Rajesh,

          Staff was against changing the Quisaurita one. I am still not fully clear why, but I suspect that we did some single pits in the same community earlier and the staff want to keep the technology consistent there, whereas here in the cooperativa, it seemed ripe for trying something new.

          Definitely we have seen the "cemetery of latrines" problem here in a few communities, but we hoping that we will be able to avoid in the future.

          Right now we are also looking at another technology as well, similar to others on here of a hydraulic or septic latrine in Wiwilí. It is one area where we have a lot of water to work with and this solution is possible. This is fairly new for Nicaragua though, although we have seen it is fairly common in Honduras these days.

          Rob

      • Rob Bell of El Porvenir

        Rajesh, Staff was against changing the Quisaurita one. I am still not fully clear why, but I suspect that we did some single pits in the same community earlier and the staff want to keep the technology consistent there, whereas here in the cooperativa, it seemed ripe for trying something new. Definitely we have seen the "cemetery of lat...

        Rajesh,

        Staff was against changing the Quisaurita one. I am still not fully clear why, but I suspect that we did some single pits in the same community earlier and the staff want to keep the technology consistent there, whereas here in the cooperativa, it seemed ripe for trying something new.

        Definitely we have seen the "cemetery of latrines" problem here in a few communities, but we hoping that we will be able to avoid in the future.

        Right now we are also looking at another technology as well, similar to others on here of a hydraulic or septic latrine in Wiwilí. It is one area where we have a lot of water to work with and this solution is possible. This is fairly new for Nicaragua though, although we have seen it is fairly common in Honduras these days.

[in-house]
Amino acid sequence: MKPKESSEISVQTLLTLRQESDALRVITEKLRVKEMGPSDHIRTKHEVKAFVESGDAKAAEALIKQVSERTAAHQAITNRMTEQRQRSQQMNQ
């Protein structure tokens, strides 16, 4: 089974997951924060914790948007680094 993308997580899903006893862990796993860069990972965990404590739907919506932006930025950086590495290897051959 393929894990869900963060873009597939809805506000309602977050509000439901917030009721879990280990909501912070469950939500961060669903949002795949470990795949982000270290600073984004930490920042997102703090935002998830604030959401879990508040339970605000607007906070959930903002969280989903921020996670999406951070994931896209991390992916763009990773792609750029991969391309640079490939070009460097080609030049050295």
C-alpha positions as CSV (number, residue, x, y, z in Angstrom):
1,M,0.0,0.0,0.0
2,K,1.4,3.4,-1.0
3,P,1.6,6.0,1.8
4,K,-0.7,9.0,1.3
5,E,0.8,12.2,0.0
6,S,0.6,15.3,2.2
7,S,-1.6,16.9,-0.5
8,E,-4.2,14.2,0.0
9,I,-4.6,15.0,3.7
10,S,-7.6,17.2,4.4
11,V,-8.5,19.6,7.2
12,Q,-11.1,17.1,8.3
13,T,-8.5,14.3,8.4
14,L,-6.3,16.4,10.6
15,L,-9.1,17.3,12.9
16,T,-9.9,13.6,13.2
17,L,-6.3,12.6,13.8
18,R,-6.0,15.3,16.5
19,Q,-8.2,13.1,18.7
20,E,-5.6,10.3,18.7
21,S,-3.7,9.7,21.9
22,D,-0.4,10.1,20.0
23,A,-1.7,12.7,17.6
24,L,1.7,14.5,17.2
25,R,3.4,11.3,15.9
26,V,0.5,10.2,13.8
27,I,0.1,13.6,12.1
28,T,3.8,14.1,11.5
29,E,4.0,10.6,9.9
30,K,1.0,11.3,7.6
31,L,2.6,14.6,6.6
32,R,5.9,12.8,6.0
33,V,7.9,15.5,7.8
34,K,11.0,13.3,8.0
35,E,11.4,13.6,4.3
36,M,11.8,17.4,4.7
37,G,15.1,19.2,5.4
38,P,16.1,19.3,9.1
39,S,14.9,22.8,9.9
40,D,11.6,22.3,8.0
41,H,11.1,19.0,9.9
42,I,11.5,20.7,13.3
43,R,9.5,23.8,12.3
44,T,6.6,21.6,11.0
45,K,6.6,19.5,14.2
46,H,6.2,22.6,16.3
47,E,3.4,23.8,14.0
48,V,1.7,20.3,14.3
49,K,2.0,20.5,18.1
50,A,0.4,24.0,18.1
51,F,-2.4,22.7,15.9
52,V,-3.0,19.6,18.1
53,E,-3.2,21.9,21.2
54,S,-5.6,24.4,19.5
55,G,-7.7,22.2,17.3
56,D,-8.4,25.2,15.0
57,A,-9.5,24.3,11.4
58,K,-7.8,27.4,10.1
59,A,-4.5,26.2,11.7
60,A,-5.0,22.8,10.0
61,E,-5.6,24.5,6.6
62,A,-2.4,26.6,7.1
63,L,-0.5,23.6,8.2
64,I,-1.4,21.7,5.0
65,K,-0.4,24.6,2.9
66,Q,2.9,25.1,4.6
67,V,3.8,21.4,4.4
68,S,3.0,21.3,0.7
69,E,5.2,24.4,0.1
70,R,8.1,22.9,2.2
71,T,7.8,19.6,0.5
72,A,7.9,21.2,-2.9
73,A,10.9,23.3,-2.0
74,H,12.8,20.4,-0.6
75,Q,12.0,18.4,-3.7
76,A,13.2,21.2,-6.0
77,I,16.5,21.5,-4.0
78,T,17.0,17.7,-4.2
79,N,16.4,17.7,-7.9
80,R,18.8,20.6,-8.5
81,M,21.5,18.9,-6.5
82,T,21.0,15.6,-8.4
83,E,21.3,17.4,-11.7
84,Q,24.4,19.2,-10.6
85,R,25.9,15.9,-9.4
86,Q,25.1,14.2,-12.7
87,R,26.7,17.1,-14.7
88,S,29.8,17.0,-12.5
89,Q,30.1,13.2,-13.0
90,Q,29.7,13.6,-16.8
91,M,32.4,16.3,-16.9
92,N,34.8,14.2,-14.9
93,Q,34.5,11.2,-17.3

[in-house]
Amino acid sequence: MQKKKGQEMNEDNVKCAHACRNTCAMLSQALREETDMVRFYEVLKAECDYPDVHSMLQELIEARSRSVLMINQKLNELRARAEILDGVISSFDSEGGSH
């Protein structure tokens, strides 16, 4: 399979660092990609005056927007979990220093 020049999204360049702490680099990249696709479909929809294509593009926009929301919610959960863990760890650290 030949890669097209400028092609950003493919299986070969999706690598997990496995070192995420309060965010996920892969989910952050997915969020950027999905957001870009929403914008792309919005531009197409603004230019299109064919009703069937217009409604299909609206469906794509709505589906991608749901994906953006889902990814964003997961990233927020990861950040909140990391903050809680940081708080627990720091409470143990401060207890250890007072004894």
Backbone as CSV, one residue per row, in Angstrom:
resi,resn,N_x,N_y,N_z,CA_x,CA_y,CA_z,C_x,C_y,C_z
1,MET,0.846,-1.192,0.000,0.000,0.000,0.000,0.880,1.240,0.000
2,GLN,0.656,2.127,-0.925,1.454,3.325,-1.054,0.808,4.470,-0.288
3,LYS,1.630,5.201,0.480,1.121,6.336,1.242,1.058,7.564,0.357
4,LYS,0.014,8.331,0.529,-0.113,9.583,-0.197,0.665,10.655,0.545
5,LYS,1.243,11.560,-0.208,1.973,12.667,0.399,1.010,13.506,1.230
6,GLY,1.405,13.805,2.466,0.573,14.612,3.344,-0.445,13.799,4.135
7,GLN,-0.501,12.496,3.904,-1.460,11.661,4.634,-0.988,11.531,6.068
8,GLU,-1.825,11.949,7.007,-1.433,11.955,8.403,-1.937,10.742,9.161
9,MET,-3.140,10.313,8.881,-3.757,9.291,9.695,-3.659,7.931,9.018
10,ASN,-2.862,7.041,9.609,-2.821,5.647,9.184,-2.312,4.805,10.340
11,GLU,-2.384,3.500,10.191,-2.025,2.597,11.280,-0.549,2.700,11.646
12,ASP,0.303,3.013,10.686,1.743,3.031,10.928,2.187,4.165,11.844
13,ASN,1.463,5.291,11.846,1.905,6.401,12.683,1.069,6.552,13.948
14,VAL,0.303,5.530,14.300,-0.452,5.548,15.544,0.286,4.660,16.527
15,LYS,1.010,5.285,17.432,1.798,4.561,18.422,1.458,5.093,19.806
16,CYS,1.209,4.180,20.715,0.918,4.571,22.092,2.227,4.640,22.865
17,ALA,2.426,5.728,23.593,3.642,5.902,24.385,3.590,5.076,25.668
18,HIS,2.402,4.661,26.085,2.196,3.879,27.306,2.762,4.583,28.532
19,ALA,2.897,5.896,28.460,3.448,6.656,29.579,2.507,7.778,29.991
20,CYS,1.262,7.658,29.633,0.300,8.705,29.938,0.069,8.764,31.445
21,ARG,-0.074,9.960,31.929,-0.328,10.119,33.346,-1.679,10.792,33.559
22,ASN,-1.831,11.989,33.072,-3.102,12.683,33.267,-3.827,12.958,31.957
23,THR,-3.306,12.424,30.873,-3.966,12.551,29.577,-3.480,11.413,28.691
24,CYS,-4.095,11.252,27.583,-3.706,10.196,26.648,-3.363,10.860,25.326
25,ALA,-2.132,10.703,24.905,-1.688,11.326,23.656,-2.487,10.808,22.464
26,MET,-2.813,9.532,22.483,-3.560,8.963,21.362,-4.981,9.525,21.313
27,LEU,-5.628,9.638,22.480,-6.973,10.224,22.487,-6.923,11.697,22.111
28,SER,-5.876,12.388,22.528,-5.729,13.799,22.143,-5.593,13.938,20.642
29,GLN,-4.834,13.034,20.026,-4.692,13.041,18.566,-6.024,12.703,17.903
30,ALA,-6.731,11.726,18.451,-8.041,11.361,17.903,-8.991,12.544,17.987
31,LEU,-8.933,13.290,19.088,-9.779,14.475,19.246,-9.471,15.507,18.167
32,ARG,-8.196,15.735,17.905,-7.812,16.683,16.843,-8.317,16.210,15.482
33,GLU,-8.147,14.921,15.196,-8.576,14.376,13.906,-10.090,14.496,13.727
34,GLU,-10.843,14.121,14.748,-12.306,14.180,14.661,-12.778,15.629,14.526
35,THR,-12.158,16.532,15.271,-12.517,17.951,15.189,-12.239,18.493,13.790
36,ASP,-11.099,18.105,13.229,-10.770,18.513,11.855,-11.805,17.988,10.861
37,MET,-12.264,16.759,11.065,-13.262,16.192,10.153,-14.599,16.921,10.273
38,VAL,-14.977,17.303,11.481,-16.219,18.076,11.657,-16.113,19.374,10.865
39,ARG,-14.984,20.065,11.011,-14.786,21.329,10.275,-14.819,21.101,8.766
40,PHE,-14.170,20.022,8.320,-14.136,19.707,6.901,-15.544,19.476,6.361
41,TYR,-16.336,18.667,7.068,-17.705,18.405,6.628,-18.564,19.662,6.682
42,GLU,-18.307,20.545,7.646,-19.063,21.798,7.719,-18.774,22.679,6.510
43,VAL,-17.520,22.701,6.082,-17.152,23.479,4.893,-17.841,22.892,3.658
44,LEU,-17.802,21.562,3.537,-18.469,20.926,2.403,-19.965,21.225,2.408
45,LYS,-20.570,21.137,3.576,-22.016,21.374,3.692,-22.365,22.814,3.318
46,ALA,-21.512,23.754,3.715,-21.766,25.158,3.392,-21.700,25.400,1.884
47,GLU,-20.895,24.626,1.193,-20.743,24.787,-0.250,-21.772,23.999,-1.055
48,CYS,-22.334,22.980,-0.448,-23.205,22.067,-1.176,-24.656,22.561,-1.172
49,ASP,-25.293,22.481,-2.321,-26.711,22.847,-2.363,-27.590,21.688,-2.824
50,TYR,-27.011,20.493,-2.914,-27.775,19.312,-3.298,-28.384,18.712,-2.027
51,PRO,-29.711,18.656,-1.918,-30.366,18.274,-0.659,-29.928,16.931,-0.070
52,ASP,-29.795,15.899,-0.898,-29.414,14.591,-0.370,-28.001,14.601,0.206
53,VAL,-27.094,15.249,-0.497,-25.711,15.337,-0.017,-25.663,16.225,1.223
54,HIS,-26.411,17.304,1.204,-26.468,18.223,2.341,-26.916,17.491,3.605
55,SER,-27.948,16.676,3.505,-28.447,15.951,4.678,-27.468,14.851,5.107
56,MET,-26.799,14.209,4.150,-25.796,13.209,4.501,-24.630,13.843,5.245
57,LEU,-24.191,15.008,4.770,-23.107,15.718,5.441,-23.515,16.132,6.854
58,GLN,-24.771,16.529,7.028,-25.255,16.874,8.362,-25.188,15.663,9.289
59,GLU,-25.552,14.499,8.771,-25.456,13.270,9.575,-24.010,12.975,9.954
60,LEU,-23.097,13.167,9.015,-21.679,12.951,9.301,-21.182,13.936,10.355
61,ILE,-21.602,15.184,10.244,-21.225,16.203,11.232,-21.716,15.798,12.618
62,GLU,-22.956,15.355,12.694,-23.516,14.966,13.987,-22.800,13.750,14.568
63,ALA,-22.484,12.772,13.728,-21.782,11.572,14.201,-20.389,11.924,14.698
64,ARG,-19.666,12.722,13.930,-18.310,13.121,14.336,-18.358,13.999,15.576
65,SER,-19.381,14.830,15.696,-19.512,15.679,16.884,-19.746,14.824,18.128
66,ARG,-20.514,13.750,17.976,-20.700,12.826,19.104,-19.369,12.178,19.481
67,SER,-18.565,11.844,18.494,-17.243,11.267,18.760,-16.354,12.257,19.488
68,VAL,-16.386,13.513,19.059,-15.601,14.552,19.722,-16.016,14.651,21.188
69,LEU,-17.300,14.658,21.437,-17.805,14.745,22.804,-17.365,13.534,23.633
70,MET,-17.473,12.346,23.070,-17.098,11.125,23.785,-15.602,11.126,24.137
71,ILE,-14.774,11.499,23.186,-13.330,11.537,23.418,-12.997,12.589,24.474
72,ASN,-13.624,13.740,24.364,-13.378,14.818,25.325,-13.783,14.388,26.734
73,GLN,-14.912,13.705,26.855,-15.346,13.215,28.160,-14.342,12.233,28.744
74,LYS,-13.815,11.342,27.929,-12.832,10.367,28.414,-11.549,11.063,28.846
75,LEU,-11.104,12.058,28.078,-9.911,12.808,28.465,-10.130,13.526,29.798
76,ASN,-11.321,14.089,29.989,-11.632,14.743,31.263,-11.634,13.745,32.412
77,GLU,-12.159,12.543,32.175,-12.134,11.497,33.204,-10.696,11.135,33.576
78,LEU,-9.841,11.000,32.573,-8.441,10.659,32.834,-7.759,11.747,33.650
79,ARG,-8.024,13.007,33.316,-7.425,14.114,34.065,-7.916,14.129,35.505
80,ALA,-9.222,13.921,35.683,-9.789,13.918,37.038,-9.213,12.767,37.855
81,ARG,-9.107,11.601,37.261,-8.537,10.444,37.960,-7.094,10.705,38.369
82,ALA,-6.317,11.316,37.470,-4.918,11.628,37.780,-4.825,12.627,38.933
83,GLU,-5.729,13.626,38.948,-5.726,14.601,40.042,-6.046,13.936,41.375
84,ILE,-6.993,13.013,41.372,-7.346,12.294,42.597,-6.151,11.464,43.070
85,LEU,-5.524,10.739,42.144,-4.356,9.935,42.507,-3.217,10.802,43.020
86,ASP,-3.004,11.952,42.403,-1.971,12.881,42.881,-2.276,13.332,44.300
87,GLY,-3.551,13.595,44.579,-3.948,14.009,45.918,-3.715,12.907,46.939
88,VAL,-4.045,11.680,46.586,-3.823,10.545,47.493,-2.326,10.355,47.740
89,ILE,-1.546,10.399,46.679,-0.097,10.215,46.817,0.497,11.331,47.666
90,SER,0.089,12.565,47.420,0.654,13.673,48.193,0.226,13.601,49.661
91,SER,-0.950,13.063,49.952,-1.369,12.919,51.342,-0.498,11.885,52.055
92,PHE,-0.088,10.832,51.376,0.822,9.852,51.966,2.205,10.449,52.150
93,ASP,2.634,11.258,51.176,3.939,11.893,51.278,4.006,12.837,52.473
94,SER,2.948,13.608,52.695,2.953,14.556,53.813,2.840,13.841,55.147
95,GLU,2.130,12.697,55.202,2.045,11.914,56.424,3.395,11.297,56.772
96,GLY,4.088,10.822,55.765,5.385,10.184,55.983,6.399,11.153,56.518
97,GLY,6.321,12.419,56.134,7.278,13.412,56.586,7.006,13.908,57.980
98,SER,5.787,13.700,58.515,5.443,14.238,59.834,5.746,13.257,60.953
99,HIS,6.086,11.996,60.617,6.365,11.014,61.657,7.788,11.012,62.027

Rob

    • Rajesh Shah of Blue Planet Network

      Thanks for the clarification and i like how you are trying to push VIDP costs down thru design. In principle, the people should be able to maintain a single pit and use something temporary while its full and until emptied. But having seen places with multiple-single-pit latrines (often constructed by different agencies)and requests for f...

      Thanks for the clarification and i like how you are trying to push VIDP costs down thru design.

      In principle, the people should be able to maintain a single pit and use something temporary while its full and until emptied.

      But having seen places with multiple-single-pit latrines (often constructed by different agencies)and requests for funding for second latrines, i think the double-pit is the way to go.

      So, can you explain the other VI(S)P proposal? Should we modify that to VIDP too?

      Rajesh

      • Rob Bell of El Porvenir

        Rajesh, Staff was against changing the Quisaurita one. I am still not fully clear why, but I suspect that we did some single pits in the same community earlier and the staff want to keep the technology consistent there, whereas here in the cooperativa, it seemed ripe for trying something new. Definitely we have seen the "cemetery of lat...

        Rajesh,

        Staff was against changing the Quisaurita one. I am still not fully clear why, but I suspect that we did some single pits in the same community earlier and the staff want to keep the technology consistent there, whereas here in the cooperativa, it seemed ripe for trying something new.

        Definitely we have seen the "cemetery of latrines" problem here in a few communities, but we hoping that we will be able to avoid in the future.

        Right now we are also looking at another technology as well, similar to others on here of a hydraulic or septic latrine in Wiwilí. It is one area where we have a lot of water to work with and this solution is possible. This is fairly new for Nicaragua though, although we have seen it is fairly common in Honduras these days.

        Rob

    • Rob Bell of El Porvenir

      Rajesh, Staff was against changing the Quisaurita one. I am still not fully clear why, but I suspect that we did some single pits in the same community earlier and the staff want to keep the technology consistent there, whereas here in the cooperativa, it seemed ripe for trying something new. Definitely we have seen the "cemetery of lat...

      Rajesh,